Is the Welsh Government delivering on EV Charging Infrastructure?

Published 05/06/2023   |   Reading Time minutes

The Welsh Government’s plan to deliver electrical vehicle (EV) charging infrastructure (EVCI) has not met 5 of its 9 targets, a Climate Change, Environment and Infrastructure (CCEI) Committee inquiry has found.

The Welsh Government previously described accelerating EV uptake as “one of the most important actions” in carrying out its Net Zero Plan. This transition is not just ‘nice to have’ – it will be critical if the UK Government goes ahead with a plan to ban the sale of petrol and diesel-only cars by 2030.

This huge change will be impractical without the right public charging infrastructure in place to support it.

Many of the powers and responsibilities in this transition sit with the UK Government, which has also been criticised by the RAC on progress against its own EV infrastructure targets.

The Welsh Government developed its EV Charging Strategy in 2021 and an accompanying Action Plan for its implementation. Our web app shows the Welsh Government’s progress on delivering its Action Plan.

Click on an Action from the Welsh Government’s EV Action Plan (2021) to view its progression as of May 2023.

“The provision of one public charge point for every 7 to 11 electric vehicles on the road by 2025.”

Icons of 11 electric vehicles and one charging point

Action status: Achieved

The Welsh Government said in September 2022 that Wales had 1,417 public chargers, or about 9 battery-powered electric vehicles (BEVs) for every charger.

“Connections group to report in the current (2021-22) financial year.”

Icons - a light bulb above a group of people

Action status: Not achieved

A connections group, which would allow TfW and the Welsh Government to work with electric grid companies to tackle grid capacity issues, is now expected to be established 'in early autumn 2023'.

“Network of charging forecourts across Wales at approximately every 20 miles across the strategic trunk road network by 2025.”

Icon representing a map showing a route between two points

Action status: On course to be achieved

The Welsh Government says that its SRN Rapid project will install 36 rapid chargepoints over 19 locations by the end of 2023, or one every 20 miles for ‘most’ of its strategic road network and one every 25 miles for the rest. TfW has installed rapid chargers in 6 of its 19 planned locations so far, with 9 more charging expected to become live this year.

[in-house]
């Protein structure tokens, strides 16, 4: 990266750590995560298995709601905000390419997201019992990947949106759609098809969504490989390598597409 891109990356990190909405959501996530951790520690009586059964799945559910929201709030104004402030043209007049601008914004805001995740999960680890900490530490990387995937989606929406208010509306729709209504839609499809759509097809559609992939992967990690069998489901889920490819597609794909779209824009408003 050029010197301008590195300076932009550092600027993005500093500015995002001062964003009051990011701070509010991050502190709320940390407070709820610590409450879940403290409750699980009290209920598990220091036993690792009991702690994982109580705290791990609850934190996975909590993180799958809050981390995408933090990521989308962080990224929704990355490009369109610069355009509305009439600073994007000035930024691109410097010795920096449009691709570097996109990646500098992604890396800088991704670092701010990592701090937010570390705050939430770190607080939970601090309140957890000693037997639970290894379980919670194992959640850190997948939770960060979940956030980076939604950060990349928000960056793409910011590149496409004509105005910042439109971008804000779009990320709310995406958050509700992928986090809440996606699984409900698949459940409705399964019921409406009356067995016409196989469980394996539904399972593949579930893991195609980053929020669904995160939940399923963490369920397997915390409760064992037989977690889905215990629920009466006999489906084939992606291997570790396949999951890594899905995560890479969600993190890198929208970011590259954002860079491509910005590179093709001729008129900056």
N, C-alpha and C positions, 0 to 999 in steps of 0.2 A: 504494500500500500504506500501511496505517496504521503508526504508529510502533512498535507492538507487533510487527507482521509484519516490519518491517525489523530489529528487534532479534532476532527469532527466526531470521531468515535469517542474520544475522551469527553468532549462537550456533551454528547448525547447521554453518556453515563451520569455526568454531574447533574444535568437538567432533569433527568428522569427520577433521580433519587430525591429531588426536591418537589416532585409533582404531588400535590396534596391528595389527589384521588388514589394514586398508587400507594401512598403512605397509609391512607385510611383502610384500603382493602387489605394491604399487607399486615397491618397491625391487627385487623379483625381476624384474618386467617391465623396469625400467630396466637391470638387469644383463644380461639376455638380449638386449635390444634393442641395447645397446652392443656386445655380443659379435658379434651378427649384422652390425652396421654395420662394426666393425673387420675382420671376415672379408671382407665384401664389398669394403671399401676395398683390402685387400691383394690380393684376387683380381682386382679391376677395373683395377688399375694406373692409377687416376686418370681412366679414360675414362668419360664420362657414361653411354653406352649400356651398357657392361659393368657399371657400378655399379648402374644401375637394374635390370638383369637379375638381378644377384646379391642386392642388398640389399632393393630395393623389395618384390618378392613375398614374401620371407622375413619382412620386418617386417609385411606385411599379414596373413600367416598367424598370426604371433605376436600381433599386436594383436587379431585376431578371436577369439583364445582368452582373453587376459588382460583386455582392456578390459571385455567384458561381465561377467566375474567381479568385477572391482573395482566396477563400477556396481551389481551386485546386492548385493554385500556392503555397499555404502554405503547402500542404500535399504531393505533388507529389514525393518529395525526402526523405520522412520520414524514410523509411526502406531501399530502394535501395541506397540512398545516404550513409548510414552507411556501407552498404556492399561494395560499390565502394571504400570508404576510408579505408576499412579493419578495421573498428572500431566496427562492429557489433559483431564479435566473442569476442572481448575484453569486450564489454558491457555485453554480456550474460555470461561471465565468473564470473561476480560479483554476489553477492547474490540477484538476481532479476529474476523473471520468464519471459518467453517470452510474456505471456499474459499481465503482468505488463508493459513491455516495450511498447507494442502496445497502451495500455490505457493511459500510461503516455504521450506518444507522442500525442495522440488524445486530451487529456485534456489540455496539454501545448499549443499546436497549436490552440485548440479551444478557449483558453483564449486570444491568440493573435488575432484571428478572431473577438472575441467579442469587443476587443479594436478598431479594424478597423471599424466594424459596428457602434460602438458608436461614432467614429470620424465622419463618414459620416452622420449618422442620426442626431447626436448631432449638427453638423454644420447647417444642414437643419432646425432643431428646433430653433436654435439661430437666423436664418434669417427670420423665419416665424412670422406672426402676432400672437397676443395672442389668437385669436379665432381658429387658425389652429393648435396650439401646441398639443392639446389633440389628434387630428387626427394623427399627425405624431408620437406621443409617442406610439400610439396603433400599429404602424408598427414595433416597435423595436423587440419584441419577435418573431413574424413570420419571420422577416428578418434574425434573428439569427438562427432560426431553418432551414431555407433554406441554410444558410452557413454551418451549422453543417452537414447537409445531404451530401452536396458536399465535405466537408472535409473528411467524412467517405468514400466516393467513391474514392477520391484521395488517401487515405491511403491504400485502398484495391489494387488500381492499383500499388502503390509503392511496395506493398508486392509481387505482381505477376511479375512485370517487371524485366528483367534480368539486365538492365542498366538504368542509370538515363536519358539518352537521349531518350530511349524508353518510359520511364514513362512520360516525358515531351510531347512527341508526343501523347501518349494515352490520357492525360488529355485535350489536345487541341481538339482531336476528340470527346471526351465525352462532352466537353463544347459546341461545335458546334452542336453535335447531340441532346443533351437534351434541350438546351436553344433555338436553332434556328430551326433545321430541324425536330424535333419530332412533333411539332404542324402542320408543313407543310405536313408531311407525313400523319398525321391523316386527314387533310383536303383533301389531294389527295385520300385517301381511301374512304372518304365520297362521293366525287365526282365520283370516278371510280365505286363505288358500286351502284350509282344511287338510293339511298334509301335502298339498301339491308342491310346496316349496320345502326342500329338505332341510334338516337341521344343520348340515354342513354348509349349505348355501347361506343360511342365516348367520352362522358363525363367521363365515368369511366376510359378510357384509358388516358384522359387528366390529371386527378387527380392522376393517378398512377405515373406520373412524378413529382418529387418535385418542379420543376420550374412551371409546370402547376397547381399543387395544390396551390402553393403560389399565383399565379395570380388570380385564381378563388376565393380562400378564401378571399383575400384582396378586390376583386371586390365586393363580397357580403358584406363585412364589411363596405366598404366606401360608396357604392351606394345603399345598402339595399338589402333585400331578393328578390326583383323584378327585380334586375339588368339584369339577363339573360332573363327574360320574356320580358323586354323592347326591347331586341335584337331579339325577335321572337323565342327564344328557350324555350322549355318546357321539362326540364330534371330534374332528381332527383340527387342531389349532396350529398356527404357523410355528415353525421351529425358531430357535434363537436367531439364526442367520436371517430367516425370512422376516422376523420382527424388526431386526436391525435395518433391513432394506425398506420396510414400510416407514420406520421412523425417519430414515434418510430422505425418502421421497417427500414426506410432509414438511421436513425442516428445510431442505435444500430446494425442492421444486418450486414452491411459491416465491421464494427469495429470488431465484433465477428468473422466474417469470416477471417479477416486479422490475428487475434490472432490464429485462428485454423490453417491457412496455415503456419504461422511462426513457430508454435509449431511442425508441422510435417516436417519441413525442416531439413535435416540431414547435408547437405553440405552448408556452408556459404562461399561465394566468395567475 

“Welsh Government will deliver a National Quality Standard to be used in public sector procurement by the end of 2021.”

Icon of an award

Action status: Delivered late

The Welsh Government has developed National Standards for EV Charging Infrastructure in Wales which they say have been used since local authorities and delivery partners since January 2022. It says this guidance will be available online “within the next few weeks” as of May 2023.

“Review of policy and regulations by 2022 and updates made, where appropriate, to support electric vehicle uptake.”

Icon of documents and a magnifying glass

Action status: Not achieved

The Welsh Government says will launch a consultation on amending building regulations in summer 2023.

“Establishment of a charge point operator working group (CPOWG) in 2021.”

Icons of speech bubbles

Action status: Not achieved

Establishing a charge point operator working group (CPOWG) would allow private, public and not-for-profit organisations to communicate and share knowledge about EV charging infrastructure. The Welsh Government now says it will set up a CPOWG in the summer of 2023.

“Enhanced public confidence in electric vehicle charging, moving Wales from the innovator stage to … market maturity by 2030.”

Icon of person with megaphone

Action status: Progress unclear

The Committee heard that there was little awareness or public confidence in EV charging infrastructure in Wales. The Welsh government said it is planning a communications programme to tackle this, and that it would try to make its progress in this area more measurable.

“Complete a supply chain and opportunities review by end of 2021.”

“Establish a programme… for innovation and investment.”

Supply chain icon. Factory, lorry, person.

Action status: Progress unclear